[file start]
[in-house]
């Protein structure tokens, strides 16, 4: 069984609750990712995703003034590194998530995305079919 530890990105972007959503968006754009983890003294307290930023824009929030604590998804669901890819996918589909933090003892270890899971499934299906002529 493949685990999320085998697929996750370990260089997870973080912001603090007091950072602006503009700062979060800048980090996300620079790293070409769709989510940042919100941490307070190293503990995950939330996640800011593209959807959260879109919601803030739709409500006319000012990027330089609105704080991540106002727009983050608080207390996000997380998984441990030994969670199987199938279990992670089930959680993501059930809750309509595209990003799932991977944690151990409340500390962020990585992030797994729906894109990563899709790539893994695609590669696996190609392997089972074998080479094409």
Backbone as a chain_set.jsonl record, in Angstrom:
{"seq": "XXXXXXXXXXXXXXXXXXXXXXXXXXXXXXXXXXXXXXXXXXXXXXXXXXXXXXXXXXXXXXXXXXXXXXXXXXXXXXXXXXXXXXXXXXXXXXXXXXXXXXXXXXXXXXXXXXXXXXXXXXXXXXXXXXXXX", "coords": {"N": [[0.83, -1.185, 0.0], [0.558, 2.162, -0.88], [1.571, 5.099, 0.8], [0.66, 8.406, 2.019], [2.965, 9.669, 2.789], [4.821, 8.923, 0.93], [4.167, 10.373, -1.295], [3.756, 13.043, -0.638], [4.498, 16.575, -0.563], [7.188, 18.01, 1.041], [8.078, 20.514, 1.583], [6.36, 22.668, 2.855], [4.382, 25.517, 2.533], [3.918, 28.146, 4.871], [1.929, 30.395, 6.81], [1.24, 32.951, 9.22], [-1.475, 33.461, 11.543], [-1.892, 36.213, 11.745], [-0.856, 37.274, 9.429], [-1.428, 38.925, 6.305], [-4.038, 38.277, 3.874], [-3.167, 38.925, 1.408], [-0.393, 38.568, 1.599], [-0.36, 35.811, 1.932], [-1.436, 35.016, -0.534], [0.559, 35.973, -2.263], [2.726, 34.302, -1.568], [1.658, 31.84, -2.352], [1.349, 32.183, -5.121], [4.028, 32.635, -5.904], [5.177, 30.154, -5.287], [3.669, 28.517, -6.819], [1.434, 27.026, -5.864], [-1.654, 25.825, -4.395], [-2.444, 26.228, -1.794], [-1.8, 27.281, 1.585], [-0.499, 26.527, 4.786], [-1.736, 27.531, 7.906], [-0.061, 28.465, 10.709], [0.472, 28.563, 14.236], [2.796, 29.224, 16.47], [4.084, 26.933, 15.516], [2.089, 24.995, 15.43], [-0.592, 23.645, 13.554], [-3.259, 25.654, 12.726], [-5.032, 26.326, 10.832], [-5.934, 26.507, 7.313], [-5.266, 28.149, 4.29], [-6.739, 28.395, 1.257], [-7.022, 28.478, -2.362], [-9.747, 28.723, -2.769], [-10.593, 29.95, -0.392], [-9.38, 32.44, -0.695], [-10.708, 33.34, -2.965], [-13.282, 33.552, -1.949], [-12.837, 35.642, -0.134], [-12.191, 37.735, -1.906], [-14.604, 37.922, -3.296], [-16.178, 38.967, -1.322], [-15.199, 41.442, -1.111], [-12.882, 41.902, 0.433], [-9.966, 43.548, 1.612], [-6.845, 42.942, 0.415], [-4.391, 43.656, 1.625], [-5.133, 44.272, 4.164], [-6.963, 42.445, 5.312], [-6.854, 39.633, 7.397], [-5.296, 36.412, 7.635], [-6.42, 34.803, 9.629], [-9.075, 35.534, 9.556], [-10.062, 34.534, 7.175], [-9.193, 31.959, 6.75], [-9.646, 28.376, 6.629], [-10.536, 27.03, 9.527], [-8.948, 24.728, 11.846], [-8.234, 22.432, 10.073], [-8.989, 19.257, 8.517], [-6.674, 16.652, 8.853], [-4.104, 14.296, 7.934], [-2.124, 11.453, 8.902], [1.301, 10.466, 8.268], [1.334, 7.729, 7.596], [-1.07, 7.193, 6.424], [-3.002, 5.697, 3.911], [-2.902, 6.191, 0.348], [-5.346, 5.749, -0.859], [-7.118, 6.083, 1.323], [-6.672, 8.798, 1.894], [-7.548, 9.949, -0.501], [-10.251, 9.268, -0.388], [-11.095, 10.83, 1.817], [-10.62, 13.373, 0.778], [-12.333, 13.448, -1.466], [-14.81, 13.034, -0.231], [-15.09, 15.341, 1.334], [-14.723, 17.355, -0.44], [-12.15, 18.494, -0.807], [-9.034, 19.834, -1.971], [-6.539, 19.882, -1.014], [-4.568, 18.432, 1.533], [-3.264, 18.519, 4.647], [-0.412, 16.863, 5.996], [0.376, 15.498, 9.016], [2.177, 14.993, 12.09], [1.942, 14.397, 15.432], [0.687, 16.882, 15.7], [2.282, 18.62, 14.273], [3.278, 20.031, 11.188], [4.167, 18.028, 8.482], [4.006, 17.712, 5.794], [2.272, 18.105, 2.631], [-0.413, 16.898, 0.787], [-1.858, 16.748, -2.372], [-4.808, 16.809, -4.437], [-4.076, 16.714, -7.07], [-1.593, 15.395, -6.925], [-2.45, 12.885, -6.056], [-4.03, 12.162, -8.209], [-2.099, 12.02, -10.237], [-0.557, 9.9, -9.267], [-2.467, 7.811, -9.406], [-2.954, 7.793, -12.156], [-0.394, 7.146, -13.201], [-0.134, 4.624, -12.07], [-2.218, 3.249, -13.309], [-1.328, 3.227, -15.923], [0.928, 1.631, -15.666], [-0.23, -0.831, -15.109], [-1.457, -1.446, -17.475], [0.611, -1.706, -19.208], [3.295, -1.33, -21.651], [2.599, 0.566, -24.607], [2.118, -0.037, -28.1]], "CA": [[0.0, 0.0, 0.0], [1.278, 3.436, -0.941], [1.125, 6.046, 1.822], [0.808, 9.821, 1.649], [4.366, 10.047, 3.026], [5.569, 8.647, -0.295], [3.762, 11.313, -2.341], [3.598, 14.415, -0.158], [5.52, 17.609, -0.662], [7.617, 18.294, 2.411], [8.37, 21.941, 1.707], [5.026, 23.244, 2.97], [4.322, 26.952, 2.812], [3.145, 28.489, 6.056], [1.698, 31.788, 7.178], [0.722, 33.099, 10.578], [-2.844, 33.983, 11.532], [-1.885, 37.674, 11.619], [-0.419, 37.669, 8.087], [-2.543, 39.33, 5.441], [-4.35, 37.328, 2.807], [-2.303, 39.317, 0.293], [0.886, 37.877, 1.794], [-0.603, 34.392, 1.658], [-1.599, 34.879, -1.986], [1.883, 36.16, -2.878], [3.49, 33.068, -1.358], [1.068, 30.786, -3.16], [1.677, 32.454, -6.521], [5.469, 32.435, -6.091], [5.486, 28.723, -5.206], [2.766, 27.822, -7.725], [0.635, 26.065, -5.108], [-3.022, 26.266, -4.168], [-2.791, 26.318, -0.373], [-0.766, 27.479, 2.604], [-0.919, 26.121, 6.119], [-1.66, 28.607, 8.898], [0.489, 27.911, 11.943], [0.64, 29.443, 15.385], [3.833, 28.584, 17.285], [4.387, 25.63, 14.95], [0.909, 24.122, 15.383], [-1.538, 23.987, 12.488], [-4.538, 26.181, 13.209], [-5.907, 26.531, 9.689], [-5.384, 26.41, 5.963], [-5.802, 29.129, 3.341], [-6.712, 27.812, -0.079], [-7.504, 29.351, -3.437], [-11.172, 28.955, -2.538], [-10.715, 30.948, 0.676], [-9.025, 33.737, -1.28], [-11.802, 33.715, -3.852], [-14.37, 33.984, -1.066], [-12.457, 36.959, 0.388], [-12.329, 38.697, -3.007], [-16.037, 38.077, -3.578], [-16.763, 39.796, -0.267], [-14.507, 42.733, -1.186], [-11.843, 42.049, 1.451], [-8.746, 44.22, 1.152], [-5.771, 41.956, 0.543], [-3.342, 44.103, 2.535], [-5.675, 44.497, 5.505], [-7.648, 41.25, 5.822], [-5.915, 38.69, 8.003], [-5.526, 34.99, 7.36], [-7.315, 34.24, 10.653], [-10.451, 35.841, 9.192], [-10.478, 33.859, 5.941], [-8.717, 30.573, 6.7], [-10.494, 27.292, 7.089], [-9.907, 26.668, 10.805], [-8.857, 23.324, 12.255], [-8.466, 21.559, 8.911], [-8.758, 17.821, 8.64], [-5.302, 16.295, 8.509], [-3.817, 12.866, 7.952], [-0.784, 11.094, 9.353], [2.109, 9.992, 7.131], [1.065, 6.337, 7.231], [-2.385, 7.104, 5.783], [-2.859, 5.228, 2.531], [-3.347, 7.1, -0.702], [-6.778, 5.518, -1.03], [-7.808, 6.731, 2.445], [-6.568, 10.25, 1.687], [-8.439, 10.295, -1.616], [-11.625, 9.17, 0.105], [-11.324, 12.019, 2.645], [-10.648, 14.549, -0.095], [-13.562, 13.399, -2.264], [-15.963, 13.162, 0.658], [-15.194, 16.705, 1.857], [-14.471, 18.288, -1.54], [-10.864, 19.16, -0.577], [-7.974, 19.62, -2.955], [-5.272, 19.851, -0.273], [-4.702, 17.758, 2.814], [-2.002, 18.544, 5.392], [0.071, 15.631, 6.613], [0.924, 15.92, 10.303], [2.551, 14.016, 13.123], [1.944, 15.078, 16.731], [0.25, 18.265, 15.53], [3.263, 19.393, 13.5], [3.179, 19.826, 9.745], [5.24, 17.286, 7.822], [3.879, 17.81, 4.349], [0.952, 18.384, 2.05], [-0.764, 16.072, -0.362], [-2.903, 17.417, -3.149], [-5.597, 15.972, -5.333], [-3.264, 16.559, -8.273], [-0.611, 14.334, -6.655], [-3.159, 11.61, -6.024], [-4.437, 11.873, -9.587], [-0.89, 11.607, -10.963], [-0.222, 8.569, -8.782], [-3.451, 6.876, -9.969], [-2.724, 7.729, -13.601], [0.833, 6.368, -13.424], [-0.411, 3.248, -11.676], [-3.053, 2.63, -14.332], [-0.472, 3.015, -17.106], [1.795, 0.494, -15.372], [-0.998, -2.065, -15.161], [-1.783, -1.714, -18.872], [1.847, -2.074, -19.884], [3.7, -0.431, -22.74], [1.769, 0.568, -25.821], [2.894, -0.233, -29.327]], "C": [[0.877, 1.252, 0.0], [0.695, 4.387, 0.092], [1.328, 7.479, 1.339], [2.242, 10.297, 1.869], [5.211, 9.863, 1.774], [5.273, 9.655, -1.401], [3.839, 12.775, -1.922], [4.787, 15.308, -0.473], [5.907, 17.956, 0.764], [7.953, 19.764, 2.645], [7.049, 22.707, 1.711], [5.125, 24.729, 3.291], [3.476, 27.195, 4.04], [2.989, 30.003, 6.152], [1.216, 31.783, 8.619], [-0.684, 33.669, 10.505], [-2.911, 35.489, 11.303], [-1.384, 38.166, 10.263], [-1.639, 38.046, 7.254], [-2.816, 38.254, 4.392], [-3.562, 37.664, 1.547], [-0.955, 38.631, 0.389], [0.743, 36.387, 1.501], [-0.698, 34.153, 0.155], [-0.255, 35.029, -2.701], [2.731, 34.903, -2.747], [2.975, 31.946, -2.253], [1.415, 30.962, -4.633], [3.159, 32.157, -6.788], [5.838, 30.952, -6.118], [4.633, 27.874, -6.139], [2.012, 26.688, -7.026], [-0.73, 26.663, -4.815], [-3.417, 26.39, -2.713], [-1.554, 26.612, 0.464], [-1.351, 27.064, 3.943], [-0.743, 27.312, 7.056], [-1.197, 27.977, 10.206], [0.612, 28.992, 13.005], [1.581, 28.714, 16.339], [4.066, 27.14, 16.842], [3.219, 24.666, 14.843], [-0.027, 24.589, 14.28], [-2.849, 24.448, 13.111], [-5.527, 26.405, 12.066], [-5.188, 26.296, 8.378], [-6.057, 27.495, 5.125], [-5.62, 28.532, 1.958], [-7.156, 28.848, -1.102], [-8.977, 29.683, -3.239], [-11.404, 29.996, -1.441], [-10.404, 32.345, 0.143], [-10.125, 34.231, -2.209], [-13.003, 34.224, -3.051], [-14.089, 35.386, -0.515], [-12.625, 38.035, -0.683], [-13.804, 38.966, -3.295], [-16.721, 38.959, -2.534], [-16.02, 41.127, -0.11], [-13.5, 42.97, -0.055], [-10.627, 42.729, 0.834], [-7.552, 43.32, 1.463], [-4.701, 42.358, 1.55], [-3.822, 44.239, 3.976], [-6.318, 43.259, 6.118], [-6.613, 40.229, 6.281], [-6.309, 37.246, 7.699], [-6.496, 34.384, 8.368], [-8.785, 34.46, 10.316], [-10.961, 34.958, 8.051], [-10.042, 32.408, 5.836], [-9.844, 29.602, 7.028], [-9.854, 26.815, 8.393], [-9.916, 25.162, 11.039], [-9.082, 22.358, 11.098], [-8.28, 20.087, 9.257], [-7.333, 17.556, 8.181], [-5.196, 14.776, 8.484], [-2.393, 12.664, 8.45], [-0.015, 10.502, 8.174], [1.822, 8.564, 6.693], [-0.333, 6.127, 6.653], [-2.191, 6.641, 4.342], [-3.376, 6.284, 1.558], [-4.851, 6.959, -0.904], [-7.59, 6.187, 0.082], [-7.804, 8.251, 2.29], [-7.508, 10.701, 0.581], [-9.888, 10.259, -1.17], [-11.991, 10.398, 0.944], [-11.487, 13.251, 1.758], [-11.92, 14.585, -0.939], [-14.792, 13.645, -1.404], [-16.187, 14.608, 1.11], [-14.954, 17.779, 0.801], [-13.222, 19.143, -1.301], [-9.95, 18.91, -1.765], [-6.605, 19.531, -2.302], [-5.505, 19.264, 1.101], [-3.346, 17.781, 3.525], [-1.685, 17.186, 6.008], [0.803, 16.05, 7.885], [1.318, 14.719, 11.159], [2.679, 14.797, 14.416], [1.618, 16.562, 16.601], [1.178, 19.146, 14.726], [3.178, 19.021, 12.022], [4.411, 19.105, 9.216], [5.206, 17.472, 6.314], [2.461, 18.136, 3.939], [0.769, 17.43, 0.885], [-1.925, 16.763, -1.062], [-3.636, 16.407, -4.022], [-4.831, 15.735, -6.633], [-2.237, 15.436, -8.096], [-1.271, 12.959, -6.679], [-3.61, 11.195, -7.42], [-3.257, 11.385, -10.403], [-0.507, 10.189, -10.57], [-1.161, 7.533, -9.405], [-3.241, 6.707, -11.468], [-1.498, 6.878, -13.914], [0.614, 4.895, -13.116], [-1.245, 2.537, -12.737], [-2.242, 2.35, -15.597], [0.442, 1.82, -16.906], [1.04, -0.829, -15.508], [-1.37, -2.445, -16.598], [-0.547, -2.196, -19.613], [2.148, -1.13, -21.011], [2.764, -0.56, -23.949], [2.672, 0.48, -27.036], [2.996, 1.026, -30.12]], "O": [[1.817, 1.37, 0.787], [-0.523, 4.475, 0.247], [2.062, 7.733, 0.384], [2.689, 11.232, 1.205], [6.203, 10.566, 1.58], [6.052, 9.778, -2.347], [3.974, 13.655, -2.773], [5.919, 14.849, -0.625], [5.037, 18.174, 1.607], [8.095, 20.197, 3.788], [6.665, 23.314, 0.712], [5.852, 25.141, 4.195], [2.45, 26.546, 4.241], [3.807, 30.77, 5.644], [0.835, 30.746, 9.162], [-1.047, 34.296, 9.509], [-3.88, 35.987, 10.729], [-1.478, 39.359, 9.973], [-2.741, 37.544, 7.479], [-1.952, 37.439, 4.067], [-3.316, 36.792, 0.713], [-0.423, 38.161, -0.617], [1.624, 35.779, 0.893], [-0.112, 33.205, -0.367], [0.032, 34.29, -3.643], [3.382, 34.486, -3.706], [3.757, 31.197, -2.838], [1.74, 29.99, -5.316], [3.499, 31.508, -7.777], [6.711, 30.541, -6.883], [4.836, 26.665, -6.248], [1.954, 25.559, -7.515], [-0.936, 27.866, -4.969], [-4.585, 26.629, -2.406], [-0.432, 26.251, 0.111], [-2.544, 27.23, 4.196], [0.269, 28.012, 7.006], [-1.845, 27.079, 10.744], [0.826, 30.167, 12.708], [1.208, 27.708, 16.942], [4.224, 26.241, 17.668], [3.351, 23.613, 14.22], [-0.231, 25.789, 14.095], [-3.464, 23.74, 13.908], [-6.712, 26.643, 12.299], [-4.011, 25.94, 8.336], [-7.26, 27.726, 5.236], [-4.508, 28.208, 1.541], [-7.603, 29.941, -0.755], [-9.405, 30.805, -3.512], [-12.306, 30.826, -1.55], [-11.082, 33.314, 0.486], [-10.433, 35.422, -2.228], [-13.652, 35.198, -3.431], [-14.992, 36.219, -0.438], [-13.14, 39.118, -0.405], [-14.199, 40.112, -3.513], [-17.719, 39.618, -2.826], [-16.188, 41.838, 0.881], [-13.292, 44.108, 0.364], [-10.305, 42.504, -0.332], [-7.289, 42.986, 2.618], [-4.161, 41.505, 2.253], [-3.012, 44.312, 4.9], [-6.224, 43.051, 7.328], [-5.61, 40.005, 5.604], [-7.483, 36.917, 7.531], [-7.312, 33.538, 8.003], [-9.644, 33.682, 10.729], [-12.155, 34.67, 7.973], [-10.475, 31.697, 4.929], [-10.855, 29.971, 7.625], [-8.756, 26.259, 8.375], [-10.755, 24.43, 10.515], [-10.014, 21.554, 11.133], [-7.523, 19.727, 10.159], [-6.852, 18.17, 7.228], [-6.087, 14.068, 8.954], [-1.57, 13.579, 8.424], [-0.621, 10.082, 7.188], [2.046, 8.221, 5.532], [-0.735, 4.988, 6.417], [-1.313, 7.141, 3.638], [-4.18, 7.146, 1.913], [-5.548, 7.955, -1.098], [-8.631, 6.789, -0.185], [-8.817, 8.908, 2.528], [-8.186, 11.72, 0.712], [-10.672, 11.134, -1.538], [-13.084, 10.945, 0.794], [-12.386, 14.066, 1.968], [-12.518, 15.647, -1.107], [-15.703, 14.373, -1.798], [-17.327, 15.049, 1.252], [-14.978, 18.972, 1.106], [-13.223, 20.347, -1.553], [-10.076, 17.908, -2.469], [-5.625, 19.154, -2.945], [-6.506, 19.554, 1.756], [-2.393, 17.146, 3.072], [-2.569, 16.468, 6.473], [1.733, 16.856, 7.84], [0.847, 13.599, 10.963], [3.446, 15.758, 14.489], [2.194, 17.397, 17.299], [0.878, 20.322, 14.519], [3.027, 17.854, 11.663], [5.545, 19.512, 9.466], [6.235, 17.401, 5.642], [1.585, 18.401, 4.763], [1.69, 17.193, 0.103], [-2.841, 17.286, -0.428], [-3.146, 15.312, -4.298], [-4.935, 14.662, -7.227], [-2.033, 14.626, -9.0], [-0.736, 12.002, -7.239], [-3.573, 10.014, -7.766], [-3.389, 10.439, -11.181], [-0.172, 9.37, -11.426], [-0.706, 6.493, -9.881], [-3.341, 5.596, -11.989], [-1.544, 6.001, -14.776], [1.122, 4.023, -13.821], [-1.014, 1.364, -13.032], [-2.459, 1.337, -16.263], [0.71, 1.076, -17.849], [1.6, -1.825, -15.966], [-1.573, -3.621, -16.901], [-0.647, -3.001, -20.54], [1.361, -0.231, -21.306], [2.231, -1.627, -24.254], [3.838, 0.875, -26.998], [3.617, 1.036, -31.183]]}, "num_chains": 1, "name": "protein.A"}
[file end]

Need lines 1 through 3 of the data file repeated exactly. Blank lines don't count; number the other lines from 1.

[in-house]
């Protein structure tokens, strides 16, 4: 069984609750990712995703003034590194998530995305079919 530890990105972007959503968006754009983890003294307290930023824009929030604590998804669901890819996918589909933090003892270890899971499934299906002529 493949685990999320085998697929996750370990260089997870973080912001603090007091950072602006503009700062979060800048980090996300620079790293070409769709989510940042919100941490307070190293503990995950939330996640800011593209959807959260879109919601803030739709409500006319000012990027330089609105704080991540106002727009983050608080207390996000997380998984441990030994969670199987199938279990992670089930959680993501059930809750309509595209990003799932991977944690151990409340500390962020990585992030797994729906894109990563899709790539893994695609590669696996190609392997089972074998080479094409």
Backbone as a chain_set.jsonl record, in Angstrom: